Giovanni Cocco condenses documentary subjects and transforms them into touching metaphors. His “Displacement: New Town No Town” series is dedicated to L’Aquila in Abruzzo, Italy, a town destroyed by an earthquake in 2009. The ruins were rapidly cleared away and temporary housing built – for the inhabitants, the only thing that remains of their old home town is the memories. Cocco does not document the devastation, but rather questions what it is that makes a town a place worth living in.
A flamingo under a plastic sheet: an exotic figure of a bird, protected and waiting patiently to return to its familiar setting. This motif is characteristic of Giovanni Cocco’s long-term project “Displacement: New Town No Town” (2012–2019). When the tectonic plates under L’Aquila shifted, on April 6, 2009, life for its 70,000 inhabitants changed irreversibly in one fell swoop. Literally speaking, no stone remained on top of another, and 308 people died. The survivors found themselves faced with the ruin of their former existence – in both the material and the intellectual sense. It was the latter aspect, in particular, that interested the photographer. “I didn’t want to show the earthquake disaster, but rather the psychological consequences of the reality that has arisen as a result.” He was concerned with the question of what an urban living environment means from a socio-cultural perspective. “What is left of a town that has lost its inhabitants? Where does the physical town end, and the living one begin? What about the genius loci?” Cocco wonders.
“I understand that I have found the right story, when my imagination starts to preview images. Then I just need to create them.”
Over the years since 2012, Cocco has observed how the Vatican has been quick to start rebuilding the churches. He saw how many houses, even full streets, have been restored; however, even though they are actually functional, the buildings have remained like empty film sets. There are no shopping streets, no theaters, and no cinemas. Barrack-like constructions intended to house many people were rapidly put up – houses, but not homes; yet, as is so often the case, temporary solutions became permanent ones. The more time passes, the more absurd the contrasts appear, as seen in the ivy-covered cars, and the auspicious reconstruction of the past, reflected in reconstructed historical buildings. “I’ve been driven by the intention to document how a city can silently witness the dissolution of its identity, while coasting for survival,” the photographer explains.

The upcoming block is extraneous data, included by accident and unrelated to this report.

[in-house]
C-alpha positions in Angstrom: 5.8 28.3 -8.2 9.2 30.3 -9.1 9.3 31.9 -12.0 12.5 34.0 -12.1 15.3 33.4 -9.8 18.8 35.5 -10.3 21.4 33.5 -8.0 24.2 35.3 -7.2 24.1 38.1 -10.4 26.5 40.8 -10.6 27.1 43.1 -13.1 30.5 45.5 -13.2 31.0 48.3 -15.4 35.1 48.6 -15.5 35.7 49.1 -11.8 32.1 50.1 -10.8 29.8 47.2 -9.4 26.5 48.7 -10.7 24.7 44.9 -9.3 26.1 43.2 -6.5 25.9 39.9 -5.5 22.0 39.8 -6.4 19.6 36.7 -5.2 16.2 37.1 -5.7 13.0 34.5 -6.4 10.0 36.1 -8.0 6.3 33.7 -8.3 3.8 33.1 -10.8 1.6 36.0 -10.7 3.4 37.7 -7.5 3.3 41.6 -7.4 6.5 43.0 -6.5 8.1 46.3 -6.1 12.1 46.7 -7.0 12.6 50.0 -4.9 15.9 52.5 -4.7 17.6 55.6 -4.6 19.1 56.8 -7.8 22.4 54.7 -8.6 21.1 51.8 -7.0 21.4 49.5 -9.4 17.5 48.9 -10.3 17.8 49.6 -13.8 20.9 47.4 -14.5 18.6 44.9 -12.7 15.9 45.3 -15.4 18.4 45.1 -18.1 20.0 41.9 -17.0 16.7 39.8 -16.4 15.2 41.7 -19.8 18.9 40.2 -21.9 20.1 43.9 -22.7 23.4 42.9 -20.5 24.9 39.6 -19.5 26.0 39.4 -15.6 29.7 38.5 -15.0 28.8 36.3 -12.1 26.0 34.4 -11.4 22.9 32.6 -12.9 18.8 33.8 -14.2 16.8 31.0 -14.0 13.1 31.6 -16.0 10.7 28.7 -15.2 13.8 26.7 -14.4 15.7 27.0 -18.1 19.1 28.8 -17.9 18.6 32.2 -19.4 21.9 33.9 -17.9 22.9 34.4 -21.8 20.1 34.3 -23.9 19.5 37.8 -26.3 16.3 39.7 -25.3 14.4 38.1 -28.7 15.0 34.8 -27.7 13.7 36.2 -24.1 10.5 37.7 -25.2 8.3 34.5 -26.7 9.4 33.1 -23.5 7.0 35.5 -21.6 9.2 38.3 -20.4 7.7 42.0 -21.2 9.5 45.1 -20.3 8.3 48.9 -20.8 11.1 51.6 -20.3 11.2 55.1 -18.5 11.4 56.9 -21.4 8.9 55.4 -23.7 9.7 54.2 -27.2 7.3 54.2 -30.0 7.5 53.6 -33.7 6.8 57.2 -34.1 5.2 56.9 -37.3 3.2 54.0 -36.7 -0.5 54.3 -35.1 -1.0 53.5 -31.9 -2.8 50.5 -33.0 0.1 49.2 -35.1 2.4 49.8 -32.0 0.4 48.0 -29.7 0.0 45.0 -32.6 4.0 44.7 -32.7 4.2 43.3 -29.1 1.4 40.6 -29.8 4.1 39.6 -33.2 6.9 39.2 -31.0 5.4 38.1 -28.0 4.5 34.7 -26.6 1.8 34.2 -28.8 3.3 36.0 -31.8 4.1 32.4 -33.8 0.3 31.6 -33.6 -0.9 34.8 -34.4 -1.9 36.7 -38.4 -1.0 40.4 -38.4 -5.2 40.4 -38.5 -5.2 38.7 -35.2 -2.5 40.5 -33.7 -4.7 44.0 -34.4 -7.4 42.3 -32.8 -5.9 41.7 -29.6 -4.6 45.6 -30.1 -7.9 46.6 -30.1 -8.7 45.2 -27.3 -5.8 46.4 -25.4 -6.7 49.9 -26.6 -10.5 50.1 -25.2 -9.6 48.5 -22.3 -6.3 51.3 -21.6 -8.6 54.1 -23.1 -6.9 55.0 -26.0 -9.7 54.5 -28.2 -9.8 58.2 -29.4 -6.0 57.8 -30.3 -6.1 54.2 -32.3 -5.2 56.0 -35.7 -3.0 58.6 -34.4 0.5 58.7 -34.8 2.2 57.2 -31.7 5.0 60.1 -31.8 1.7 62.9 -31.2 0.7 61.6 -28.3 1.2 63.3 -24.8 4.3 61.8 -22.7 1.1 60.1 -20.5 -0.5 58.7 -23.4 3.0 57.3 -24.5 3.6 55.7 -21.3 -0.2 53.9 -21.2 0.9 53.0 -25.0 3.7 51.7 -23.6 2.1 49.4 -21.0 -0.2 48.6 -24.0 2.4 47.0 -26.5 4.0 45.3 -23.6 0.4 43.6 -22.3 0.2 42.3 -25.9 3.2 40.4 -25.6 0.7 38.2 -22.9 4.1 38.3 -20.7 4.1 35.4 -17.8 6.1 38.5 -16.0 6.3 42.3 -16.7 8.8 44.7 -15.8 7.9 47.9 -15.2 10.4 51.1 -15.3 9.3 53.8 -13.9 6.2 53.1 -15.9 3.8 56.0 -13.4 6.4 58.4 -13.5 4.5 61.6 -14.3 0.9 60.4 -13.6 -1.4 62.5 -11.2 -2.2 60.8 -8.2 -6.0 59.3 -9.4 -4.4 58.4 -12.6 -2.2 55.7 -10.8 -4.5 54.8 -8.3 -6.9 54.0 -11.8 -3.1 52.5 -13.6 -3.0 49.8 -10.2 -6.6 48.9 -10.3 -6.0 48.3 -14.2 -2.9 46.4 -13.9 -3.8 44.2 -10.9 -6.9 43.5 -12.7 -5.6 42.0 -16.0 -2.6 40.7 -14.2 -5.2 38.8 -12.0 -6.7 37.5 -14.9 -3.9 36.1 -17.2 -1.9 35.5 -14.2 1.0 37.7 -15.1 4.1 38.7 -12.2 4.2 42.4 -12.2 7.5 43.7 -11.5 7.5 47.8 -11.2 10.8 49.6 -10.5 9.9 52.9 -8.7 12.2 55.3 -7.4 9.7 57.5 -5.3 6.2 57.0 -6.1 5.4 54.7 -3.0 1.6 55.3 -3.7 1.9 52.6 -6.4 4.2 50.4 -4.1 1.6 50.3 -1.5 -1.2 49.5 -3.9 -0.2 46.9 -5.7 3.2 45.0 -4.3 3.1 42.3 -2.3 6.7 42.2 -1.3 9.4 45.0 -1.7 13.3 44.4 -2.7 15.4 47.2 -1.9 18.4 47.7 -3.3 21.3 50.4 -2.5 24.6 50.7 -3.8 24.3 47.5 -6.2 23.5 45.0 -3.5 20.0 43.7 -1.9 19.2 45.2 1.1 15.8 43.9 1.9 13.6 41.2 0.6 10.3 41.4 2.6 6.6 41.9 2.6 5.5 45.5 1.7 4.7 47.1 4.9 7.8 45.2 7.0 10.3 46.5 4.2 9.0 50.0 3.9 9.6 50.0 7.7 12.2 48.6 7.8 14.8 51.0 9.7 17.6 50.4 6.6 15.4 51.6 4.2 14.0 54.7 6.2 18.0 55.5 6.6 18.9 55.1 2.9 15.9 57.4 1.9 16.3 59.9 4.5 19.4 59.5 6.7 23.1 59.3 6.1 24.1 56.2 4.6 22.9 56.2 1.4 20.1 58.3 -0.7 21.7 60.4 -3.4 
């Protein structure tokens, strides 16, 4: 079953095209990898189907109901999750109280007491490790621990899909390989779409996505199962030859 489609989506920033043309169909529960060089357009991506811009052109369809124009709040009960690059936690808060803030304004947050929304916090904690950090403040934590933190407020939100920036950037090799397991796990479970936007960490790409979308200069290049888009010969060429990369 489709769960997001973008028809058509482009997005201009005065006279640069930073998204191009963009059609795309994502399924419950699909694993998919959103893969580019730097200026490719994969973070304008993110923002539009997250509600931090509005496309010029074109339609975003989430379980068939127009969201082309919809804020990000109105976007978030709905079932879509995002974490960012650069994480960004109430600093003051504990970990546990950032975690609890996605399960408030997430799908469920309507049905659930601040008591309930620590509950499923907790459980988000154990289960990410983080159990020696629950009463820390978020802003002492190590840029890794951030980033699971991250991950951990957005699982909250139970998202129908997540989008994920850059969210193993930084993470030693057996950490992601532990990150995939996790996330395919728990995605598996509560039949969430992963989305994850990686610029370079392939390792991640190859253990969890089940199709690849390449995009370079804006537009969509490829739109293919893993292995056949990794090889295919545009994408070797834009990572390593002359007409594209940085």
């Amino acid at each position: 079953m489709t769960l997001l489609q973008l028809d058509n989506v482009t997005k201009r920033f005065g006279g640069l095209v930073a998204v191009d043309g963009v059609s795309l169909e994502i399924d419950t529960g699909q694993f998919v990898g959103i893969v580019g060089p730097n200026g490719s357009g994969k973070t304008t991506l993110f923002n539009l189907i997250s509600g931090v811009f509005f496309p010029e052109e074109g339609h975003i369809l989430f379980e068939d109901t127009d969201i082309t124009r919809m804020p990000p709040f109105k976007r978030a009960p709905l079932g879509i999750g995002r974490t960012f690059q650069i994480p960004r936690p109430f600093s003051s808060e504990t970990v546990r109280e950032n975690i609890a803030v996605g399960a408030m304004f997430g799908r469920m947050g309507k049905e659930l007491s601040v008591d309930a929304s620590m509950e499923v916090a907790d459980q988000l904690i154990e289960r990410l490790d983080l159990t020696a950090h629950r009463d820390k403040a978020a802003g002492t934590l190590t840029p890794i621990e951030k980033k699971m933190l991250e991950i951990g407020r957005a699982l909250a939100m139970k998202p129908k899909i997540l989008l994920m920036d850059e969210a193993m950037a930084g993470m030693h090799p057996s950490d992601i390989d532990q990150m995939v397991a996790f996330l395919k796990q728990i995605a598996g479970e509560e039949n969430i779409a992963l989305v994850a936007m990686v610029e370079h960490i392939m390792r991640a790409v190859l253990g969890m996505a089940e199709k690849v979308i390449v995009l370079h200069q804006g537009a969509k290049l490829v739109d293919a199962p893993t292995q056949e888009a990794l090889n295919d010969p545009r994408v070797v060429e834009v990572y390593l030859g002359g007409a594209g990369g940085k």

Cocco’s images reveal a sense of being lost. They are a mosaic representing the term homelessness, and of being at the mercy of politics, which often determines the fate of many. Cocco quotes from David Harvey’s book “Rebel Cities: From the Right to the City to the Urban Revolution” (2013): “In creating the city, man has recreated himself.” Then, Cocco goes on to say, “Observing what is happening in L’Aquila is seeking to observe what is happening today, concerning the peoples Right to the City.” In this sense, L’Aquila became a metaphor for Cocco: what you find there, in condensed form and in fast motion, is the same thing that can be observed in other cities. Does the idea – in the sense of the turbo-capitalist maxim defining the new, instead of the old, as a manifesto for a successful future – always work? A little hope does still shine through, though – if only the sheet of plastic was not in the way.
The Leica Oskar Barnack team